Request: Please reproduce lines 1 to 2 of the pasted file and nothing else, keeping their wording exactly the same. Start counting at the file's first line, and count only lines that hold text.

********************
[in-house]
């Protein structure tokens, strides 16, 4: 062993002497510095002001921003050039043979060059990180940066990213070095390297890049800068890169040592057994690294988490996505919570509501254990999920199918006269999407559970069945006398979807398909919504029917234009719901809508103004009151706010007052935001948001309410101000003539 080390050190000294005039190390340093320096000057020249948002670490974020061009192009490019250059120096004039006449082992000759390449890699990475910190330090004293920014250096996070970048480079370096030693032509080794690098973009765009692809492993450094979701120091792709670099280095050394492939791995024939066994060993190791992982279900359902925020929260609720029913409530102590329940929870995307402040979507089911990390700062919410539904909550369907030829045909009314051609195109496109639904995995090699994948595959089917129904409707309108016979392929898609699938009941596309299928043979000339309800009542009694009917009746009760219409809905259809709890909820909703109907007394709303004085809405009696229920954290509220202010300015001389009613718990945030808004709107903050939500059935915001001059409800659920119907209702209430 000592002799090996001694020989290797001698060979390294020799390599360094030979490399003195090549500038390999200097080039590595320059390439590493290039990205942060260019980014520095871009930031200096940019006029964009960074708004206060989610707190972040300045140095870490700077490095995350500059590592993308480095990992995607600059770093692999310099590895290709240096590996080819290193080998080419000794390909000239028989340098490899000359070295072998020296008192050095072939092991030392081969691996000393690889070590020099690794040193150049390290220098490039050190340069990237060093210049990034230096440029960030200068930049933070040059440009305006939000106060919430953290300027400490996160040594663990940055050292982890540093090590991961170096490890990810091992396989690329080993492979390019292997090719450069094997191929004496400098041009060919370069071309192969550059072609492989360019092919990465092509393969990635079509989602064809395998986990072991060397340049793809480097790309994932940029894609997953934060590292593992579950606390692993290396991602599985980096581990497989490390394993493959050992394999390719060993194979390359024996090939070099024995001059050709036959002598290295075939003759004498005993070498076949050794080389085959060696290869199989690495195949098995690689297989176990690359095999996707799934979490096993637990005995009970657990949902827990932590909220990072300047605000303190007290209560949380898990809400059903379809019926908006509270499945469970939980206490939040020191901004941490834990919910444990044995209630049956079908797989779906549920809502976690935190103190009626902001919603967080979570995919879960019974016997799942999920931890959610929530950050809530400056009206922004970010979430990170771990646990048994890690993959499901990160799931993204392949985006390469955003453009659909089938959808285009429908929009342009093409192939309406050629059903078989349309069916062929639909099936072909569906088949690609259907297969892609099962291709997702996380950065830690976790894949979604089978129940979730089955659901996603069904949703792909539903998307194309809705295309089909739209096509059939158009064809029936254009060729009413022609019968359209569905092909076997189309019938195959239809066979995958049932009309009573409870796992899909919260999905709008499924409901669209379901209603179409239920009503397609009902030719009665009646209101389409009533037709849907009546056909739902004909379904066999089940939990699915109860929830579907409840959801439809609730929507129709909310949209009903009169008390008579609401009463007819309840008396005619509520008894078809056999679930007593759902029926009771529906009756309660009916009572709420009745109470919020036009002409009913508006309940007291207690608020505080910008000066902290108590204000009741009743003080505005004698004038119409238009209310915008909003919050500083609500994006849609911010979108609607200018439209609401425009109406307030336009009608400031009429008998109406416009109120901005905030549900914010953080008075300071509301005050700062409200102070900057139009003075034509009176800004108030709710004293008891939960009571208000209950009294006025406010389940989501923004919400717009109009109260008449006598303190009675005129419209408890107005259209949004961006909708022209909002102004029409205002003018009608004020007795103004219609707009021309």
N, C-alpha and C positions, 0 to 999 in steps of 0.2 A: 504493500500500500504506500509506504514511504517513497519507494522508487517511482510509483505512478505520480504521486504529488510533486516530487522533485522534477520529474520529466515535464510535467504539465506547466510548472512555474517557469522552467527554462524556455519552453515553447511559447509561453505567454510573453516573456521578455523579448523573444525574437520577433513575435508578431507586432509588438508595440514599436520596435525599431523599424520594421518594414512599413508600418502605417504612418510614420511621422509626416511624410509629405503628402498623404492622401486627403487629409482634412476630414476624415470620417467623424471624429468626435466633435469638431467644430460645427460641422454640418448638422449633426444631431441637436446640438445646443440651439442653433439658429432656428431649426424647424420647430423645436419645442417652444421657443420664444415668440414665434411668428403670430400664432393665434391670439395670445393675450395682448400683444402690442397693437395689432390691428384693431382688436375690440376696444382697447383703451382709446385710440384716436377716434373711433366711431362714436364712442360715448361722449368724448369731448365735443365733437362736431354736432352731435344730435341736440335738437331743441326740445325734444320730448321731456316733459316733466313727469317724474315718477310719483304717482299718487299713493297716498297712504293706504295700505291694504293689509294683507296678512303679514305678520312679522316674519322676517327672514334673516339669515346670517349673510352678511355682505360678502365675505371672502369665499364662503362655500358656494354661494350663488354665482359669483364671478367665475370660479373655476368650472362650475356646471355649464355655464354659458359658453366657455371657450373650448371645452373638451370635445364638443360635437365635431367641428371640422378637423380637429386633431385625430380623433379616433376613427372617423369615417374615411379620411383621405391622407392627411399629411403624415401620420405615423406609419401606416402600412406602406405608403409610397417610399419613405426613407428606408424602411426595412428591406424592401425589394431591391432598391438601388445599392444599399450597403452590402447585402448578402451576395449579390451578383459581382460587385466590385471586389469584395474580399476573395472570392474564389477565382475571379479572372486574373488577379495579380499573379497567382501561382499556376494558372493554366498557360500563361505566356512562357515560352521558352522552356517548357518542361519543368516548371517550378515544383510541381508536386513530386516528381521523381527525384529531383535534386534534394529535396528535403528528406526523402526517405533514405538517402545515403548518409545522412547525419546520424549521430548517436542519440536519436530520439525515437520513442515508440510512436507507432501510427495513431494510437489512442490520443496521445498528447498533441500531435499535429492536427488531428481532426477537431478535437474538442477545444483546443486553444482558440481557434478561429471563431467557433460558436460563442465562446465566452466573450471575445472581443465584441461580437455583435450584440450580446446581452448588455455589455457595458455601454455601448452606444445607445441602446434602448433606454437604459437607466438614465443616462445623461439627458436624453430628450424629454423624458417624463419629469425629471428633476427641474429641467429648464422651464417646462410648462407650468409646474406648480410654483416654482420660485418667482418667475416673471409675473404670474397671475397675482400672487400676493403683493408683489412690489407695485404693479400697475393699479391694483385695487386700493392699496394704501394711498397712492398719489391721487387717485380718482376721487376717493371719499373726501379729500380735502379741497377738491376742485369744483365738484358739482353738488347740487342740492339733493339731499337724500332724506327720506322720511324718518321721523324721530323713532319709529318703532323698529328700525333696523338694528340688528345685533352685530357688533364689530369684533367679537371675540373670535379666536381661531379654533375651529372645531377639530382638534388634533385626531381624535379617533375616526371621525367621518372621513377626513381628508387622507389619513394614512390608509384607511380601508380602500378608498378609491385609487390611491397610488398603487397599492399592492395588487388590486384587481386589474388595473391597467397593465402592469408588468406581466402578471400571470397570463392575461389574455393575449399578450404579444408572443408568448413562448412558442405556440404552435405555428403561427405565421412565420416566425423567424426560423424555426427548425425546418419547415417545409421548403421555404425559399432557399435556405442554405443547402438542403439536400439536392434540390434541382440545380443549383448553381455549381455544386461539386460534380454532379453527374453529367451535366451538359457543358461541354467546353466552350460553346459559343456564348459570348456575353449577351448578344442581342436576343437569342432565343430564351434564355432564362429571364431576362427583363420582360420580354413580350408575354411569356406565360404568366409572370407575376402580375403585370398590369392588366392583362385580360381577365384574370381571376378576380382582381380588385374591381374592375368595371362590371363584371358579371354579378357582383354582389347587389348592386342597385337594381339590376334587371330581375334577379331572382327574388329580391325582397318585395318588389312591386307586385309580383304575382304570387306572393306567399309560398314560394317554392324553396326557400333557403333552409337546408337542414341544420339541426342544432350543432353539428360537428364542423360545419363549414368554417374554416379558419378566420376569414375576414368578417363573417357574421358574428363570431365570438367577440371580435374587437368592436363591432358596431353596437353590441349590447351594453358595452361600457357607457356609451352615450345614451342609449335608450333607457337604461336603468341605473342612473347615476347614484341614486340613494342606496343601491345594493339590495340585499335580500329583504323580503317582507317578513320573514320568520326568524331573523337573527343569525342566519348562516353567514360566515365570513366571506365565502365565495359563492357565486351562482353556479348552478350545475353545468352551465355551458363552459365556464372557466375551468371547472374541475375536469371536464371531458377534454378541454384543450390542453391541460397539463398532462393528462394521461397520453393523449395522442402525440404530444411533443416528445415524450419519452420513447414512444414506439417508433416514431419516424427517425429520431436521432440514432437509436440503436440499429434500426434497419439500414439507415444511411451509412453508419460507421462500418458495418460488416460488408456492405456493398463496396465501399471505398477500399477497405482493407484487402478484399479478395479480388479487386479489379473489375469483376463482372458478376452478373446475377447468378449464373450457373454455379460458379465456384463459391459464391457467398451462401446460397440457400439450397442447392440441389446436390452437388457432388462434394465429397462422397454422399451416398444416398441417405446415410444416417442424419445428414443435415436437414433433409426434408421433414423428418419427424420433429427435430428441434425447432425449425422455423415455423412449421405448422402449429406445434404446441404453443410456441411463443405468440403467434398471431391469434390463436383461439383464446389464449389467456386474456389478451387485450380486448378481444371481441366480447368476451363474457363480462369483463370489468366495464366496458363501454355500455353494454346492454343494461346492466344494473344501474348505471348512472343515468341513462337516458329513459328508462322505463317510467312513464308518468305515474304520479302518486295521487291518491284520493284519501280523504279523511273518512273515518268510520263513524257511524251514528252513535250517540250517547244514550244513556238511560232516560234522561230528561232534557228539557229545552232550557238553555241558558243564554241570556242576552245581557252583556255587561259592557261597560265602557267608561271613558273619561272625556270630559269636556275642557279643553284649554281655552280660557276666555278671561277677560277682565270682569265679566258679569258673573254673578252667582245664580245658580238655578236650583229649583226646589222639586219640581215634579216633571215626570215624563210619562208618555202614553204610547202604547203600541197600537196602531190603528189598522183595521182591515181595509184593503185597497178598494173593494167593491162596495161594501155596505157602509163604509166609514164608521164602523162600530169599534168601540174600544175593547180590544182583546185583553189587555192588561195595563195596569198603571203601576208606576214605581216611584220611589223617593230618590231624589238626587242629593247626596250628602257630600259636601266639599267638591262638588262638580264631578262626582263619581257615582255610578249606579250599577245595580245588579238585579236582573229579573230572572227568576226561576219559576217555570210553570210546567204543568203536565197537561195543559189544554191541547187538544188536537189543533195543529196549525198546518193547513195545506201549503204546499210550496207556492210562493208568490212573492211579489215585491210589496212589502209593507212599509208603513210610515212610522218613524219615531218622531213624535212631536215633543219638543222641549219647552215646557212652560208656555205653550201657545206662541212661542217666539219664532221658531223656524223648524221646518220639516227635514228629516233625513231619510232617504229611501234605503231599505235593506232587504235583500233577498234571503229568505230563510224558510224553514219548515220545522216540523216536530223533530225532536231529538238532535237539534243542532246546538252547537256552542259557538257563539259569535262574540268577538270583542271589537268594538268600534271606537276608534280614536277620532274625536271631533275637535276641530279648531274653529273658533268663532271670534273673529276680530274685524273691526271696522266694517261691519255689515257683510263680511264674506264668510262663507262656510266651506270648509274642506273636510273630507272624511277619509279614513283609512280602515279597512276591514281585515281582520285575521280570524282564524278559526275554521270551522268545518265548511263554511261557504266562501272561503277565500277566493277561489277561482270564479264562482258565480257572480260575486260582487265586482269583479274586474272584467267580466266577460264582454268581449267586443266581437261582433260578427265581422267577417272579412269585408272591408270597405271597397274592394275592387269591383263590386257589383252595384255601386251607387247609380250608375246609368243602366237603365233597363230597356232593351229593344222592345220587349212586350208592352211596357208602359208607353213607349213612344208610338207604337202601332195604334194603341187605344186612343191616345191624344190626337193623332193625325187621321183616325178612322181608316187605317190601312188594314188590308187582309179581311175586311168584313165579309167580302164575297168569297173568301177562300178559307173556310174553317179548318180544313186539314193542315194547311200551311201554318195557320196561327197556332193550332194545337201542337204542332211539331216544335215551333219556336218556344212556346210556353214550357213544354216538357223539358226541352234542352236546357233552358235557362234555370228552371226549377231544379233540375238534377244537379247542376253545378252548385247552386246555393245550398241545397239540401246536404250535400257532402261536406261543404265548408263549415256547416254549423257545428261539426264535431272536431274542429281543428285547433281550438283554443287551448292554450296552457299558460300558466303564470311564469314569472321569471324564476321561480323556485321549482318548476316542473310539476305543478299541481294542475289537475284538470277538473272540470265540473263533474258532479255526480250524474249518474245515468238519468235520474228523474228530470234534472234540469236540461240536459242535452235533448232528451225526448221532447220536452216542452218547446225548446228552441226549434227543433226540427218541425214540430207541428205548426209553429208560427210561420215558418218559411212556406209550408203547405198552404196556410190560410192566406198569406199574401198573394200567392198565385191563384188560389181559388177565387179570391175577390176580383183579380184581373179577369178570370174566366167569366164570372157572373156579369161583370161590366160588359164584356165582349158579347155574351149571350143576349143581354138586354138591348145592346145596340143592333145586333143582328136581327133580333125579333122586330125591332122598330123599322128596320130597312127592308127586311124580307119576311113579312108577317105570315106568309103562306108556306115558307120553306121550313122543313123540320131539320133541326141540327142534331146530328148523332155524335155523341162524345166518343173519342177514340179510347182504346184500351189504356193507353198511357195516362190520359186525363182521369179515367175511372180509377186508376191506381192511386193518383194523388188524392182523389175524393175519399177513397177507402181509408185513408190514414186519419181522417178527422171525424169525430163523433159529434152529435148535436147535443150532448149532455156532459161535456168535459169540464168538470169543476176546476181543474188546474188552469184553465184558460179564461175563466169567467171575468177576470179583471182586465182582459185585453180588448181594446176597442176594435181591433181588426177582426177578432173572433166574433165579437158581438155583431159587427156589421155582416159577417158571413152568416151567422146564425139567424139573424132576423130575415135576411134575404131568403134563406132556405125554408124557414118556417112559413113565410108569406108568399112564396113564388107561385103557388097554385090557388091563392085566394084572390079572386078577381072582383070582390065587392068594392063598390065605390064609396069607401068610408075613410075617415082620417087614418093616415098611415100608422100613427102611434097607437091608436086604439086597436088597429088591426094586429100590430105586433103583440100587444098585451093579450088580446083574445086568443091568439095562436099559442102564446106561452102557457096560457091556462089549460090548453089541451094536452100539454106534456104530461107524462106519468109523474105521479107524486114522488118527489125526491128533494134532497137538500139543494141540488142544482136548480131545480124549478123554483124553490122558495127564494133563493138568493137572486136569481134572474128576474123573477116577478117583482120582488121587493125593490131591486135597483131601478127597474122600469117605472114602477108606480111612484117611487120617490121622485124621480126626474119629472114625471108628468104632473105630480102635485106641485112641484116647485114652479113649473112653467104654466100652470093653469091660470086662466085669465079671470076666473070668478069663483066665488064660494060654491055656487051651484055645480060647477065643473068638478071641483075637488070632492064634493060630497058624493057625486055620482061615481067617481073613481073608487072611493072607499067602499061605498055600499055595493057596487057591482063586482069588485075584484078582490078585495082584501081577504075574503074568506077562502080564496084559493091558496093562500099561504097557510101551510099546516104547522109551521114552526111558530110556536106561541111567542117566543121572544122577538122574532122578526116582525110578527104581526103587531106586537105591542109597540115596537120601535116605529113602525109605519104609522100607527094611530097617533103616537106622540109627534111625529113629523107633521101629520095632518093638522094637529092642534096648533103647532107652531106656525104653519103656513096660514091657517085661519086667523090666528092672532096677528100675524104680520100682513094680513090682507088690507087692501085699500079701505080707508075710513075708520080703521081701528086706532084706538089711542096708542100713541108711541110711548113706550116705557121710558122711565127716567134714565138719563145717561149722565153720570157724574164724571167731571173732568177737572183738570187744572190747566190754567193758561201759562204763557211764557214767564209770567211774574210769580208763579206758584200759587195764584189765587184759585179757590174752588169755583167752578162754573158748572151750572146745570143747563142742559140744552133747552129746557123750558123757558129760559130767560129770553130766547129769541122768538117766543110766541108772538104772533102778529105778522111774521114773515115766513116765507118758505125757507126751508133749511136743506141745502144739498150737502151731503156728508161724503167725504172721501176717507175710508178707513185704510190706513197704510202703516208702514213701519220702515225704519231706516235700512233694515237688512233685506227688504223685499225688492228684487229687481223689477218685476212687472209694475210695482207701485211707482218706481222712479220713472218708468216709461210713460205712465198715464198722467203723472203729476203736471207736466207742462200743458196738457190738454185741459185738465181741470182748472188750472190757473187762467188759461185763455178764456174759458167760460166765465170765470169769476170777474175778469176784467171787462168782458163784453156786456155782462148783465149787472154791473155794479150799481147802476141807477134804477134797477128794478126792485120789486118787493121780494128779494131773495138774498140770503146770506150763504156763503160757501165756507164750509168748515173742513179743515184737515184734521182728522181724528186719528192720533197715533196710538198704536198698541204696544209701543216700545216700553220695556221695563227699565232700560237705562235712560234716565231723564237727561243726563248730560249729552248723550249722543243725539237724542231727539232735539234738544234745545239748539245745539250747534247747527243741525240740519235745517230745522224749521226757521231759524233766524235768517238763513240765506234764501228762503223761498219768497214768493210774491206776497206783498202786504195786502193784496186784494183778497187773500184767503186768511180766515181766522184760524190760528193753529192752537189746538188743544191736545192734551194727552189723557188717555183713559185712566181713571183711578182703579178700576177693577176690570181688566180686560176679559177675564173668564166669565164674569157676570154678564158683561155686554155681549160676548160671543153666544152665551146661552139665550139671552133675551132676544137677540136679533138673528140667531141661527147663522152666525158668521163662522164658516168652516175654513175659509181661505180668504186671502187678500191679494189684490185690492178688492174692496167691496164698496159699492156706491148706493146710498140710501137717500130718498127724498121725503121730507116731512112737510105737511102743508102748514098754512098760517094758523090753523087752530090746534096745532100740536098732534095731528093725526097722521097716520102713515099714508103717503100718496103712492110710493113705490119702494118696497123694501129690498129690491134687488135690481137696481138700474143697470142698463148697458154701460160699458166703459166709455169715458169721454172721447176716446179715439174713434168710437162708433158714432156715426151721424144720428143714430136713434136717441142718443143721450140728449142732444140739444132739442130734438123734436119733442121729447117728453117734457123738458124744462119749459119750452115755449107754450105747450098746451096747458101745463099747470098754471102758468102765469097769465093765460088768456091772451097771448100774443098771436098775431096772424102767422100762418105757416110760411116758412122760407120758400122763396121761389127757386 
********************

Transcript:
[in-house]
């Protein structure tokens, strides 16, 4: 062993002497510095002001921003050039043979060059990180940066990213070095390297890049800068890169040592057994690294988490996505919570509501254990999920199918006269999407559970069945006398979807398909919504029917234009719901809508103004009151706010007052935001948001309410101000003539 080390050190000294005039190390340093320096000057020249948002670490974020061009192009490019250059120096004039006449082992000759390449890699990475910190330090004293920014250096996070970048480079370096030693032509080794690098973009765009692809492993450094979701120091792709670099280095050394492939791995024939066994060993190791992982279900359902925020929260609720029913409530102590329940929870995307402040979507089911990390700062919410539904909550369907030829045909009314051609195109496109639904995995090699994948595959089917129904409707309108016979392929898609699938009941596309299928043979000339309800009542009694009917009746009760219409809905259809709890909820909703109907007394709303004085809405009696229920954290509220202010300015001389009613718990945030808004709107903050939500059935915001001059409800659920119907209702209430 000592002799090996001694020989290797001698060979390294020799390599360094030979490399003195090549500038390999200097080039590595320059390439590493290039990205942060260019980014520095871009930031200096940019006029964009960074708004206060989610707190972040300045140095870490700077490095995350500059590592993308480095990992995607600059770093692999310099590895290709240096590996080819290193080998080419000794390909000239028989340098490899000359070295072998020296008192050095072939092991030392081969691996000393690889070590020099690794040193150049390290220098490039050190340069990237060093210049990034230096440029960030200068930049933070040059440009305006939000106060919430953290300027400490996160040594663990940055050292982890540093090590991961170096490890990810091992396989690329080993492979390019292997090719450069094997191929004496400098041009060919370069071309192969550059072609492989360019092919990465092509393969990635079509989602064809395998986990072991060397340049793809480097790309994932940029894609997953934060590292593992579950606390692993290396991602599985980096581990497989490390394993493959050992394999390719060993194979390359024996090939070099024995001059050709036959002598290295075939003759004498005993070498076949050794080389085959060696290869199989690495195949098995690689297989176990690359095999996707799934979490096993637990005995009970657990949902827990932590909220990072300047605000303190007290209560949380898990809400059903379809019926908006509270499945469970939980206490939040020191901004941490834990919910444990044995209630049956079908797989779906549920809502976690935190103190009626902001919603967080979570995919879960019974016997799942999920931890959610929530950050809530400056009206922004970010979430990170771990646990048994890690993959499901990160799931993204392949985006390469955003453009659909089938959808285009429908929009342009093409192939309406050629059903078989349309069916062929639909099936072909569906088949690609259907297969892609099962291709997702996380950065830690976790894949979604089978129940979730089955659901996603069904949703792909539903998307194309809705295309089909739209096509059939158009064809029936254009060729009413022609019968359209569905092909076997189309019938195959239809066979995958049932009309009573409870796992899909919260999905709008499924409901669209379901209603179409239920009503397609009902030719009665009646209101389409009533037709849907009546056909739902004909379904066999089940939990699915109860929830579907409840959801439809609730929507129709909310949209009903009169008390008579609401009463007819309840008396005619509520008894078809056999679930007593759902029926009771529906009756309660009916009572709420009745109470919020036009002409009913508006309940007291207690608020505080910008000066902290108590204000009741009743003080505005004698004038119409238009209310915008909003919050500083609500994006849609911010979108609607200018439209609401425009109406307030336009009608400031009429008998109406416009109120901005905030549900914010953080008075300071509301005050700062409200102070900057139009003075034509009176800004108030709710004293008891939960009571208000209950009294006025406010389940989501923004919400717009109009109260008449006598303190009675005129419209408890107005259209949004961006909708022209909002102004029409205002003018009608004020007795103004219609707009021309």